The text is a bit too detailed for Oren to concentrate on, so I have scaled it down to the essentials, with a few sound effects. We both enjoy the moment when she leans too far out over the water to tell a seal about the tooth and falls “kasploosh” –the book’s word – on her “tussik,” mine. At the end, on the way back to the island, they’re all happy because they know they are going to have “Clam chowder for lunch!” Oren says the last line with me. I fantasize that we will go to Maine someday. He’s calmed down enough for me to attempt this day of no coffee, and maybe he will calm down enough for me to travel abroad with him again. After we finish, I pick up a memoir by one of McCloskey’s daughters and learn that in addition to living in Maine, they traveled all over the world, and at one point, in Mexico, McCloskey had a “nervous breakdown” and was hospitalized.
This surprises me because the father in the book – who looks a bit like my father when he was young – always seemed to be the polar opposite of mine. This dad was calm and comforting when Sal became stressed over her lost tooth. He gathered food for their lunch, and when the motor on their boat wouldn’t start, simply rowed them across the bay. My father was married four times and had bipolar disorder and violent, psychotic episodes. When he broke up with a wife or a girlfriend, I was the one who had to pack up his stuff.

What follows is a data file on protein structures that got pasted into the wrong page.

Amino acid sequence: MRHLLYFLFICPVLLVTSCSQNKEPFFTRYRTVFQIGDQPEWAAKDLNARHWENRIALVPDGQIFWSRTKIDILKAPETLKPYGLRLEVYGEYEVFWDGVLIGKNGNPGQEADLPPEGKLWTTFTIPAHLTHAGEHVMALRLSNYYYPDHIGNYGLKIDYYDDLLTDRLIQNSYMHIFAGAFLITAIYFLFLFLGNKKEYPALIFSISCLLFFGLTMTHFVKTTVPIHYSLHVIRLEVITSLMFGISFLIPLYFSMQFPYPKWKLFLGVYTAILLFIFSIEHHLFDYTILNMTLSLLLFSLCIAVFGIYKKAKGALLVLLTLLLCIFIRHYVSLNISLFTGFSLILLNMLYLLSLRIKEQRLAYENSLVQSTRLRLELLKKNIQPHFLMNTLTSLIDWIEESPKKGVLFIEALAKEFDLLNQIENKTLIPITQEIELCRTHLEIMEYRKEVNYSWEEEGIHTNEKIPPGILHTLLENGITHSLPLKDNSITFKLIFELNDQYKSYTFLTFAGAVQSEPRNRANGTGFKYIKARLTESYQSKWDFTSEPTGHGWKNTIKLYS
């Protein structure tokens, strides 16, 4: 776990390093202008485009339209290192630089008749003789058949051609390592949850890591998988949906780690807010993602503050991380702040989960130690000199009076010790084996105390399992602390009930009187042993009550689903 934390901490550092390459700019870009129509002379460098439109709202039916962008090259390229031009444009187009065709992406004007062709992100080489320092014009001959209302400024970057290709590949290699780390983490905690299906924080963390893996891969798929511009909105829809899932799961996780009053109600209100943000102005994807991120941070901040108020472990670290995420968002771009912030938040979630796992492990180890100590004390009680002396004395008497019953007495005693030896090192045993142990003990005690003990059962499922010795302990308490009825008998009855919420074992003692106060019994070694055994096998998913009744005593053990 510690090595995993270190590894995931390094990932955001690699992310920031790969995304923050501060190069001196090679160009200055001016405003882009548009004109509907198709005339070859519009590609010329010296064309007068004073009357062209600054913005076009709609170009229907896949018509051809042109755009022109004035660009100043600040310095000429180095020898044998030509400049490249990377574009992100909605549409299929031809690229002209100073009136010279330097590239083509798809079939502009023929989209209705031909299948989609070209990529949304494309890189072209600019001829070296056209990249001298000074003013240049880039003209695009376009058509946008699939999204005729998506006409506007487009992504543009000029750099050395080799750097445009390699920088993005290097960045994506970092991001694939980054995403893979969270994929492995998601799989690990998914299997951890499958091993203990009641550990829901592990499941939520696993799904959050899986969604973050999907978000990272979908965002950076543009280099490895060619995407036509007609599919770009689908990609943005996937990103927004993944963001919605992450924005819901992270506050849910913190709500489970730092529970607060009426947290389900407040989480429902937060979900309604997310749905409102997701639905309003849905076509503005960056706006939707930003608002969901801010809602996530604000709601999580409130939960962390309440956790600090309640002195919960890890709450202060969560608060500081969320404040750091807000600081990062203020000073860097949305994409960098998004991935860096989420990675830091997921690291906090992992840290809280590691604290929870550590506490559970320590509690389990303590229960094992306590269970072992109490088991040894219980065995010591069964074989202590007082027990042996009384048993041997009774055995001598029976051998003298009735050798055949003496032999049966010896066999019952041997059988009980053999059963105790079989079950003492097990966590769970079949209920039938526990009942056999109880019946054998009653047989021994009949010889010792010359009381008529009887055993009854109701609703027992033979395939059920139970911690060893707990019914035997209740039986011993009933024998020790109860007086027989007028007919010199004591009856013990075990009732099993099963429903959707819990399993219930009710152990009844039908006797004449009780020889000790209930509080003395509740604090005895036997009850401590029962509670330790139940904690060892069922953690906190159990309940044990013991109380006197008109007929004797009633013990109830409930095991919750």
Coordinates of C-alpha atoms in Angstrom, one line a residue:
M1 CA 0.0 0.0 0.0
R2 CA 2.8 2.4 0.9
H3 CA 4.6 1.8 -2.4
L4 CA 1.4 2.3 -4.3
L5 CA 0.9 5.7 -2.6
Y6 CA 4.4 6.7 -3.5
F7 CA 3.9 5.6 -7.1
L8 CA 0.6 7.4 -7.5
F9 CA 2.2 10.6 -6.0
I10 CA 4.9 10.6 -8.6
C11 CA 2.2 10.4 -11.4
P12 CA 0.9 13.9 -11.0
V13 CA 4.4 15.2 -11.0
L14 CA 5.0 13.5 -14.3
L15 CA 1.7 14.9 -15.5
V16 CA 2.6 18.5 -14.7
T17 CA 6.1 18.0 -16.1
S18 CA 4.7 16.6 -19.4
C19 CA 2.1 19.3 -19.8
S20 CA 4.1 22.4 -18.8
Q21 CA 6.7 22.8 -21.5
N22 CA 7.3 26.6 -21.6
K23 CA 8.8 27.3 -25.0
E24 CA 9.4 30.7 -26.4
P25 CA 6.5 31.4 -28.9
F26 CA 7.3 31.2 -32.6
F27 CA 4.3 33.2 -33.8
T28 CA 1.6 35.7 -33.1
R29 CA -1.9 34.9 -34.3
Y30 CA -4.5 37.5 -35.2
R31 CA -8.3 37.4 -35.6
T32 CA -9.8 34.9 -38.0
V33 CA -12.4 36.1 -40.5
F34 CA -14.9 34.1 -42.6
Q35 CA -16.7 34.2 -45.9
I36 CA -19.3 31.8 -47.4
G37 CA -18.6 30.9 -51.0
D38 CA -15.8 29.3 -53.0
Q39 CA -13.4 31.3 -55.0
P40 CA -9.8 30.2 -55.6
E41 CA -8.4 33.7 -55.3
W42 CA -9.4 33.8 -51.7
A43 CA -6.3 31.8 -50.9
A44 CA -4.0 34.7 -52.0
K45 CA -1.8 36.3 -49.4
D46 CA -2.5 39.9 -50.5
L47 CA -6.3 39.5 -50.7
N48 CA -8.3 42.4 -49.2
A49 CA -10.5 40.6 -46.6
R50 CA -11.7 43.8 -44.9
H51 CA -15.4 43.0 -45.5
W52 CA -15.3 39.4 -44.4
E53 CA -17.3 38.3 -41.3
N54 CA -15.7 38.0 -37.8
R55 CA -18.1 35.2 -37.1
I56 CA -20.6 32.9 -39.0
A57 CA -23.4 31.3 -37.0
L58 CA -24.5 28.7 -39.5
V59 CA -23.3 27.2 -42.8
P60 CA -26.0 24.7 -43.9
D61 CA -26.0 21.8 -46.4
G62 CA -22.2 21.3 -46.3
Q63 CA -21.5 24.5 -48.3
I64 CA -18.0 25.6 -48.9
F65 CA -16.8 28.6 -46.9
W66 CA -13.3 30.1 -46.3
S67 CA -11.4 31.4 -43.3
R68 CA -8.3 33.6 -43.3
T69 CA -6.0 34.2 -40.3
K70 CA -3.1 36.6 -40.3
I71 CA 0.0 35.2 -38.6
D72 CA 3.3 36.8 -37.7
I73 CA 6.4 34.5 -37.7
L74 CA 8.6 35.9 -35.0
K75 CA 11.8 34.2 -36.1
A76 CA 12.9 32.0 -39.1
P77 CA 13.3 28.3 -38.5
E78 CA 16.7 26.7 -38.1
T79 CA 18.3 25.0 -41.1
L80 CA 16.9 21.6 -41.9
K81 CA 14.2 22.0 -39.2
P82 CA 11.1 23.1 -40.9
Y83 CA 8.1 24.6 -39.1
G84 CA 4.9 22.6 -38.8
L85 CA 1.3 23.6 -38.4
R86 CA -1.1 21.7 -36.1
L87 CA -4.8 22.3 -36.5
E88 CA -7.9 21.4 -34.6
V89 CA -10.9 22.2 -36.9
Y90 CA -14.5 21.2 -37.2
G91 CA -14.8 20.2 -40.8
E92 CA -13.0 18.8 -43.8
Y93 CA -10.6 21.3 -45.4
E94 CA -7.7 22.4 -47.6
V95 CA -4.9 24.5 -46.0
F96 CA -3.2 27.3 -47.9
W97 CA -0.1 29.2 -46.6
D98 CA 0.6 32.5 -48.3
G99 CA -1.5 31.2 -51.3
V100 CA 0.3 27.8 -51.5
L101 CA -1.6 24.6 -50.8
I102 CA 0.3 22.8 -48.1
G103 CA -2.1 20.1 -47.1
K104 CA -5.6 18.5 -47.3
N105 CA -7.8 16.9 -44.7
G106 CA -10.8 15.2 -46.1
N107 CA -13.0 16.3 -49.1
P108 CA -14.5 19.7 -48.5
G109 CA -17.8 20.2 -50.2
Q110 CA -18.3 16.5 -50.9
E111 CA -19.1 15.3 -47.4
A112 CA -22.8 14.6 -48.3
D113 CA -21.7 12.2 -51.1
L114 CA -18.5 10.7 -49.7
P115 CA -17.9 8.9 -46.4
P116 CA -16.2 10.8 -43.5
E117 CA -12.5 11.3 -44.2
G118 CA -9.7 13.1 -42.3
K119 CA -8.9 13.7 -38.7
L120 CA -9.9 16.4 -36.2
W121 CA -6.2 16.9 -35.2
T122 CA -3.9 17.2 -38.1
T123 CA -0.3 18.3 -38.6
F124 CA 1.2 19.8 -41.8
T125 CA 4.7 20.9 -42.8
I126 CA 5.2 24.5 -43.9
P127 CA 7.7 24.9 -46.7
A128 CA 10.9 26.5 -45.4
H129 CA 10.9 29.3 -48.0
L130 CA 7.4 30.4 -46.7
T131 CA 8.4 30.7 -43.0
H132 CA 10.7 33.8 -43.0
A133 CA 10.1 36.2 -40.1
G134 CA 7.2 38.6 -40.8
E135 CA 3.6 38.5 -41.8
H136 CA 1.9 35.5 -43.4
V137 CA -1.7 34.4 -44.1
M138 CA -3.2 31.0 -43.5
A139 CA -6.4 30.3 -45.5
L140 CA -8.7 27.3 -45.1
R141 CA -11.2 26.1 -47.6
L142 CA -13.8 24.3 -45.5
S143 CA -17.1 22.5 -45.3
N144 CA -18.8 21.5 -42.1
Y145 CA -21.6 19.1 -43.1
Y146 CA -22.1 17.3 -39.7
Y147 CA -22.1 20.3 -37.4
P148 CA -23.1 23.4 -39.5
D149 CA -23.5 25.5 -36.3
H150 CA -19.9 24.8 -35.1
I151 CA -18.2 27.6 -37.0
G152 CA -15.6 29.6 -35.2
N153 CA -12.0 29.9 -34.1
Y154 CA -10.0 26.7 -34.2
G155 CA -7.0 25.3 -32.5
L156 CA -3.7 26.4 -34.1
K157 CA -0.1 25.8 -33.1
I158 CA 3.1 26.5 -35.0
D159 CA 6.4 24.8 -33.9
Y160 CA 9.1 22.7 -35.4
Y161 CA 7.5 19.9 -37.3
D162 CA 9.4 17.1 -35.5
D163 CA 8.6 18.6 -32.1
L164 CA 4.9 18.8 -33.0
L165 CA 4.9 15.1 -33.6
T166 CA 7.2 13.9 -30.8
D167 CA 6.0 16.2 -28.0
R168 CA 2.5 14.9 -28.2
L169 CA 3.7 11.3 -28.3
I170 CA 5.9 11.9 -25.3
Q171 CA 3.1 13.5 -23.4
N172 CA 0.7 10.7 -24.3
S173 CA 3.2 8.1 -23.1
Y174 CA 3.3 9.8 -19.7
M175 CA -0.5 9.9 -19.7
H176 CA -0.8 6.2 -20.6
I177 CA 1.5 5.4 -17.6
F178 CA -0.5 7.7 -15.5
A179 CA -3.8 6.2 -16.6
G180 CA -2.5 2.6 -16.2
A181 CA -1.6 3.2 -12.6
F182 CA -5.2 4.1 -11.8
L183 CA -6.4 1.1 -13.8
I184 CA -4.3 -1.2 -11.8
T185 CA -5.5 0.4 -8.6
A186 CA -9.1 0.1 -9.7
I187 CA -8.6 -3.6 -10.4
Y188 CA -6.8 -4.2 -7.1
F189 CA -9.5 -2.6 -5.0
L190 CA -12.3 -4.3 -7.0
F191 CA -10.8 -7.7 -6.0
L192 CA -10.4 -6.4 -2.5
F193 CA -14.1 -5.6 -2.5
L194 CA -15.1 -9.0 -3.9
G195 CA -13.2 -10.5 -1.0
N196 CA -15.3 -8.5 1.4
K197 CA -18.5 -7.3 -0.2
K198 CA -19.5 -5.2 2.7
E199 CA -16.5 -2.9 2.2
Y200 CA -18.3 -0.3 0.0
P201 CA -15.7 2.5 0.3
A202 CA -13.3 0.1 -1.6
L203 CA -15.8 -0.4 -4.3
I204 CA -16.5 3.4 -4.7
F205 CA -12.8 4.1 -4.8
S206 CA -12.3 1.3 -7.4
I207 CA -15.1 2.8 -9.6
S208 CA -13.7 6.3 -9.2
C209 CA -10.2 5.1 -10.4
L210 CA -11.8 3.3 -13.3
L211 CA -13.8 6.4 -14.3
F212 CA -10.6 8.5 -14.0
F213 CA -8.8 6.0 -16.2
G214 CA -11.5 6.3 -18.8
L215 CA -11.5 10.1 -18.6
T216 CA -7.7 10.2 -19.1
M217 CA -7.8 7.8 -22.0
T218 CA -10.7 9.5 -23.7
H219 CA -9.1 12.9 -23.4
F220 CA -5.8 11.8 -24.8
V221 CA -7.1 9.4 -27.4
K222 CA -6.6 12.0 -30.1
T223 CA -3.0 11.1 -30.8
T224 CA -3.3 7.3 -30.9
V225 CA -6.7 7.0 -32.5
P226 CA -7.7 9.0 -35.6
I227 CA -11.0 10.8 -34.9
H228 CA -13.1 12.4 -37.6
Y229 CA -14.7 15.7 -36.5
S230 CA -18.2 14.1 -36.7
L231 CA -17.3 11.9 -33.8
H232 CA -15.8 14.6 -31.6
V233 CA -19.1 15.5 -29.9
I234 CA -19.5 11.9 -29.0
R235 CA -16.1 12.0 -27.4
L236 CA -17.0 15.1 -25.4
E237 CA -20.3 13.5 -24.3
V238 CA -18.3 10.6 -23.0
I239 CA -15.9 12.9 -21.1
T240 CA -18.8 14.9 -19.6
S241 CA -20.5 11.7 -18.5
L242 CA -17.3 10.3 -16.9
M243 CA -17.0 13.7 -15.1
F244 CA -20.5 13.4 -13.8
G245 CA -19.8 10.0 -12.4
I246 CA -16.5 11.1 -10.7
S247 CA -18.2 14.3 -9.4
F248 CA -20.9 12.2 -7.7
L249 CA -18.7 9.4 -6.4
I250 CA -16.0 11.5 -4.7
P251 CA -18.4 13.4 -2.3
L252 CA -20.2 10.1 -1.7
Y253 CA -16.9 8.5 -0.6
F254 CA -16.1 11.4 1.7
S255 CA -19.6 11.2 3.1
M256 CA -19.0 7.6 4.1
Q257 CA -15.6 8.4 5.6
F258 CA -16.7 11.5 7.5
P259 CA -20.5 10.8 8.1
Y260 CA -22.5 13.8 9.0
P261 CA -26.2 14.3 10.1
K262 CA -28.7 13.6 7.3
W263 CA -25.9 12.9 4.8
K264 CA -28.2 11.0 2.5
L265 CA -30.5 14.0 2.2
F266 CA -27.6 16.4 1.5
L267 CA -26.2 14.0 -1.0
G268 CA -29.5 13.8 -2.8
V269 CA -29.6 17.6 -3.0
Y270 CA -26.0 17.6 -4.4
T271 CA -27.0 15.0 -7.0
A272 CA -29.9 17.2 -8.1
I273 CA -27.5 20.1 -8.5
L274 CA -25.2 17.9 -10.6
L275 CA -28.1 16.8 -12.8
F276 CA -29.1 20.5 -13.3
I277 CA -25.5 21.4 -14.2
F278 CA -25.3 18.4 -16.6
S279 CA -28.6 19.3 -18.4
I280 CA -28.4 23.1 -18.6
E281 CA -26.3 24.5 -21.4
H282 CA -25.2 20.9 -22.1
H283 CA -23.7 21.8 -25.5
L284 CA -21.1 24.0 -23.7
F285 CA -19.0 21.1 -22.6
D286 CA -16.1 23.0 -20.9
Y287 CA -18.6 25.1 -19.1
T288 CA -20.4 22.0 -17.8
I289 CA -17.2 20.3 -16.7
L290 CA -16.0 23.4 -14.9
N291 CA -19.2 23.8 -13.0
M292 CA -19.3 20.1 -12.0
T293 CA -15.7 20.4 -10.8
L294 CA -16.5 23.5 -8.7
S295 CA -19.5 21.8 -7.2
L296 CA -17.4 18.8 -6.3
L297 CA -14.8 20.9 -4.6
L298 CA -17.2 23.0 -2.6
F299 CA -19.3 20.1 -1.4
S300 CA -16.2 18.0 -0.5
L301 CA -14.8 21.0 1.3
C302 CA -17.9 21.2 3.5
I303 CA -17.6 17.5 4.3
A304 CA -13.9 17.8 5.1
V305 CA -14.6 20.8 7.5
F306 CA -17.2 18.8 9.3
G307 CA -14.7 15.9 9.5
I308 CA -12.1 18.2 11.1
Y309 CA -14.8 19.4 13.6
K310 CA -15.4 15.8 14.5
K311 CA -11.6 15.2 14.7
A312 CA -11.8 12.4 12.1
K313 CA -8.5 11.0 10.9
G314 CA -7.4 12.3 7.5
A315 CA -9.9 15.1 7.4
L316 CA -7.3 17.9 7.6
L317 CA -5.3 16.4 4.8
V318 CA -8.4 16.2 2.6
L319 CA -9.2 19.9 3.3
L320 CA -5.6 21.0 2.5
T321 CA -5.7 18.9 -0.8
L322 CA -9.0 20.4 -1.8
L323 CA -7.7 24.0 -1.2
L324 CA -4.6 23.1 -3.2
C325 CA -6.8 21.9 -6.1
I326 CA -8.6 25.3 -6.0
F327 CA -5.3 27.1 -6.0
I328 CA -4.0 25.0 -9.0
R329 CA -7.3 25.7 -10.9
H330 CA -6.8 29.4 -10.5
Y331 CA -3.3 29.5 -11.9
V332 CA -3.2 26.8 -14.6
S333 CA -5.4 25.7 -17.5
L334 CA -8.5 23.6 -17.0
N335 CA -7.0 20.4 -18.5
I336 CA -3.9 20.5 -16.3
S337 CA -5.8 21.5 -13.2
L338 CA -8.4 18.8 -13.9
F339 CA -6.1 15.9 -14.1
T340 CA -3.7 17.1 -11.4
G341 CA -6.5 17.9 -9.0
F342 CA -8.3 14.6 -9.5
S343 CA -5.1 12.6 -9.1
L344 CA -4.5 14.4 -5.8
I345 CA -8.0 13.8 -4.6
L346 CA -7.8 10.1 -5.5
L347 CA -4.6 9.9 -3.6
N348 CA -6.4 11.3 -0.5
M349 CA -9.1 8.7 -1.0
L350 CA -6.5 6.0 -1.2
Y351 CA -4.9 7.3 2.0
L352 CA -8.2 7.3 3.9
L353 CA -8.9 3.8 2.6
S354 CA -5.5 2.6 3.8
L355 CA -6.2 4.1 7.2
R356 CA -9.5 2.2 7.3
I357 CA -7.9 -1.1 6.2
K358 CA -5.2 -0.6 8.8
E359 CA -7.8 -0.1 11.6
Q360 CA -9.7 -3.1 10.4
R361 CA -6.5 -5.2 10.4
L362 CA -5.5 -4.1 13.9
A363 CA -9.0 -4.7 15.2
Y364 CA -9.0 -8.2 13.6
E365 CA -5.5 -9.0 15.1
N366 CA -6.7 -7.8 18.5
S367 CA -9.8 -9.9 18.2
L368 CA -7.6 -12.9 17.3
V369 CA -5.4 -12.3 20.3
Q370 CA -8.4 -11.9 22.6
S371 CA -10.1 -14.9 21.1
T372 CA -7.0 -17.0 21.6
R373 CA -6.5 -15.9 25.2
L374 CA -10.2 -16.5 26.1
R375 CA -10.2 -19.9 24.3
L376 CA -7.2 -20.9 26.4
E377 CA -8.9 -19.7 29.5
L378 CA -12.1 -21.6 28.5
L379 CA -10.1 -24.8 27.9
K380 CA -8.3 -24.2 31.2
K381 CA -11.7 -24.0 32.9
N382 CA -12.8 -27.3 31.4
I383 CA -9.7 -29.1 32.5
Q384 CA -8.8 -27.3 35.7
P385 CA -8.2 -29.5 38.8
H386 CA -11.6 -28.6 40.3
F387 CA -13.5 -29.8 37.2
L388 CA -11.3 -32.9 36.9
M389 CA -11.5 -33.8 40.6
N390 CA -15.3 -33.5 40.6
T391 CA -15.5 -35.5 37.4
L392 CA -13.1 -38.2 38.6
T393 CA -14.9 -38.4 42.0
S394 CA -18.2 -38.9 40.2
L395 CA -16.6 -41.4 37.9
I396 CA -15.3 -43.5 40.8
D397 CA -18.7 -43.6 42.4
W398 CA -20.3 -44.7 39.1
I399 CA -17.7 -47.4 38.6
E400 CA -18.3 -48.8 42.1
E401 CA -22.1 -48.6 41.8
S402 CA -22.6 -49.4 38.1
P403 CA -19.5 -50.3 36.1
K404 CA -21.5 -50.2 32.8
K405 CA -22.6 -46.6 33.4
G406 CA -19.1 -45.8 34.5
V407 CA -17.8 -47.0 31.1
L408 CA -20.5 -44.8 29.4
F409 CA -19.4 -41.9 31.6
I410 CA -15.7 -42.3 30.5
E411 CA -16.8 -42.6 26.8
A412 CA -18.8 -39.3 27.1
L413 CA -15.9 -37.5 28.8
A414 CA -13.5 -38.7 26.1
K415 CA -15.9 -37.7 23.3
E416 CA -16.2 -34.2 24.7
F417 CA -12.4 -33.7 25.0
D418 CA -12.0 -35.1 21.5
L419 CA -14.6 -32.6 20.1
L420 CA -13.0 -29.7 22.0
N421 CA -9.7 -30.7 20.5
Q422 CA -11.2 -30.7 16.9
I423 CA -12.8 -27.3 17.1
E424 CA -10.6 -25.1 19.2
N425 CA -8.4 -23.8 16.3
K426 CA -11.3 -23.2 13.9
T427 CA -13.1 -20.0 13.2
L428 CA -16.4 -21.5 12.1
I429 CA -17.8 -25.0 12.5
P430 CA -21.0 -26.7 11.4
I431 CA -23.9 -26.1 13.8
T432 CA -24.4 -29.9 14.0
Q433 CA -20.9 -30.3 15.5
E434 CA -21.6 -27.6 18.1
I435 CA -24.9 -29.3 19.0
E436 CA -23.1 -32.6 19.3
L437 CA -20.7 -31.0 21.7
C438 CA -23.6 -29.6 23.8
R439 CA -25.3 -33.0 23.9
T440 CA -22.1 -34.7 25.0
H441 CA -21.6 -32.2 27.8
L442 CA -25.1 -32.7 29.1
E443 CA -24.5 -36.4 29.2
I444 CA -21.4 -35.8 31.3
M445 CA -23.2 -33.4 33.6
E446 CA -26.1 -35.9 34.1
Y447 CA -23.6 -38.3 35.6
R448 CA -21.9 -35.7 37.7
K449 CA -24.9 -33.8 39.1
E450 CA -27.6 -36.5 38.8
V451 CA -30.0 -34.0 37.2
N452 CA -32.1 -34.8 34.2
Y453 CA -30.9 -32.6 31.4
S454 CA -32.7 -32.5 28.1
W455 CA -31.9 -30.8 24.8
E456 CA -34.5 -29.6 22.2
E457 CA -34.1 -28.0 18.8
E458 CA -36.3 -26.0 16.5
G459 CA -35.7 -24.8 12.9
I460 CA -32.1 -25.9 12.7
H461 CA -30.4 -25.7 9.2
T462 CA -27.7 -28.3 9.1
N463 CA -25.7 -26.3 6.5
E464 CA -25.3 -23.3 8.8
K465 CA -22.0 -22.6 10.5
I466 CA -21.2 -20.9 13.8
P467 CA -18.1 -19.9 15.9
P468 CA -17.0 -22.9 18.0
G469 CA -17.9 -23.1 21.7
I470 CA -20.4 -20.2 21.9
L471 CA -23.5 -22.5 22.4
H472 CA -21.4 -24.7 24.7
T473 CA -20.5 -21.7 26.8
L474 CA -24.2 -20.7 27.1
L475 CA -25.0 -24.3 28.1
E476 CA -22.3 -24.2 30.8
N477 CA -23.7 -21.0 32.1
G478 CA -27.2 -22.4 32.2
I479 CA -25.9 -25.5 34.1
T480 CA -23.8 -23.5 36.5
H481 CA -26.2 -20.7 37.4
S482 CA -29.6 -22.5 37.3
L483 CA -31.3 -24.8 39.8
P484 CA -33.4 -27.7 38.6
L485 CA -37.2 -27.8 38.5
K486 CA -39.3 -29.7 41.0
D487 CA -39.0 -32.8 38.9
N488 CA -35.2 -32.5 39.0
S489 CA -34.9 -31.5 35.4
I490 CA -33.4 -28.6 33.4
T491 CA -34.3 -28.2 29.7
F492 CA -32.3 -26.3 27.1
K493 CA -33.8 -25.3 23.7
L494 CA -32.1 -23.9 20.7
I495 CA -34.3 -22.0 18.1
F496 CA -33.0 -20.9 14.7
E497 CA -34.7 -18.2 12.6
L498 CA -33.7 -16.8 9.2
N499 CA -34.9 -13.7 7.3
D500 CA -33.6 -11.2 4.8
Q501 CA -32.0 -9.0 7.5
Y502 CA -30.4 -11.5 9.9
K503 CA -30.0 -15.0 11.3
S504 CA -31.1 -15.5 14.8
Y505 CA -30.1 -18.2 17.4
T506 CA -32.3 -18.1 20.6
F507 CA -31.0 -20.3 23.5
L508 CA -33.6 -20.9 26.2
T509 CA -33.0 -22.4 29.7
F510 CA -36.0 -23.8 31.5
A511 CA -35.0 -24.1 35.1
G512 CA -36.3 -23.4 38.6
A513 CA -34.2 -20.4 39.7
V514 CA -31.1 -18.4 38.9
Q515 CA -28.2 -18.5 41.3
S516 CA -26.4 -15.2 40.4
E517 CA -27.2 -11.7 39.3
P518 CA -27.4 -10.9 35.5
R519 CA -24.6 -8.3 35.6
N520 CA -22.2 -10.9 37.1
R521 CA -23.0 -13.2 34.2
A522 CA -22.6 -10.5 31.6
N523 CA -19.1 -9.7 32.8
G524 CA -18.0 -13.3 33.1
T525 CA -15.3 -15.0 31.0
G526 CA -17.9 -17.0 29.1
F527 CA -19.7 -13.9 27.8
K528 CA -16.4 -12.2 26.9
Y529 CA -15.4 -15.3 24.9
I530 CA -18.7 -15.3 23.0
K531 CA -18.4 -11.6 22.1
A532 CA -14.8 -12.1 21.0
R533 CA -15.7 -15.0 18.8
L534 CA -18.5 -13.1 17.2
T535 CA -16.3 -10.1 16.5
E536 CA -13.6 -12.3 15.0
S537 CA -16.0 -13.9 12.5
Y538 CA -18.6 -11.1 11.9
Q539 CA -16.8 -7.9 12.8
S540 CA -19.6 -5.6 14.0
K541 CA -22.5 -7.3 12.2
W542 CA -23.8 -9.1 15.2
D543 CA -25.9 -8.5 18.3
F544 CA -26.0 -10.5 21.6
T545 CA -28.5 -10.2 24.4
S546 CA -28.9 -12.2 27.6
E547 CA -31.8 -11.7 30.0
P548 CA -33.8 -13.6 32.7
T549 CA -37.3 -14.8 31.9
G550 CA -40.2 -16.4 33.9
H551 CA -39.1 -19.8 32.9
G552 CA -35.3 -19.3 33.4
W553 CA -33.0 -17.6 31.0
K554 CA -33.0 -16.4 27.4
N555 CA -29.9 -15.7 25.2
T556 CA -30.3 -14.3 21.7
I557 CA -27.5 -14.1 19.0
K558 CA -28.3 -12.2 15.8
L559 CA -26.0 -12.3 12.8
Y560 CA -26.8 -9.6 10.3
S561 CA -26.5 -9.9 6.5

Tolstoy said, “Happy families are all alike; every unhappy family is unhappy in its own way.” I’m not sure if that’s true, but all my life, I have been drawn to the happy ones and wished I could have one like the family in this book.
“What’s your favorite page in One Morning in Maine?” I ask Oren, who has moved on to a pile of car magazines. The concept of favorite is a bit abstract to him, but he points to the last page. I like the one where Sal runs to her father to tell him about the tooth.
Reading about the McCloskey family just now has taught me a lesson I don’t want to learn, that there are no perfect families, that even they had their difficulties. I’m too tired and thirsty to think this through right now.
THE AFTERNOON goes by slowly and then it is time to go back to the synagogue. The only person I ever ask forgiveness from is Ben, for all the times I’ve ignored him, or stressed him out for no good reason. We had that talk last night. And speaking of stressing out, I wish I could still force Ben to come with us to hear the shofar being blown before they shut the Book of Life, the way I used to do when he was little.
I have three friends – three – who have buried children in recent years. Can’t Ben just show up and hear the shofar, for five damned minutes? Of course it’s superstitious nonsense. But I’ve been wrong about so many things. What if these people who believe in the Book of Life and prayers and the evil eye and salt over your shoulder are right and I’m wrong?
People are streaming toward the synagogue like ants to a picnic. Oren walks so fast on his long legs that I strain to stay in step with him as, with a huge smile, he greets everyone by name. The adults are so glassy eyed at this point that most just nod, while the children smile at him as we go in and he pulls out the Dora puzzle.
“Eema, George Harrison’s first wife was Pattie,” Oren says and I think that maybe, unlike what Tolstoy said, all happy families are happy in a different way.
Oren starts jumping and laughing as I run my fingers over the can of coffee I have in my bag, which I will drink as soon as we get the all-clear from God.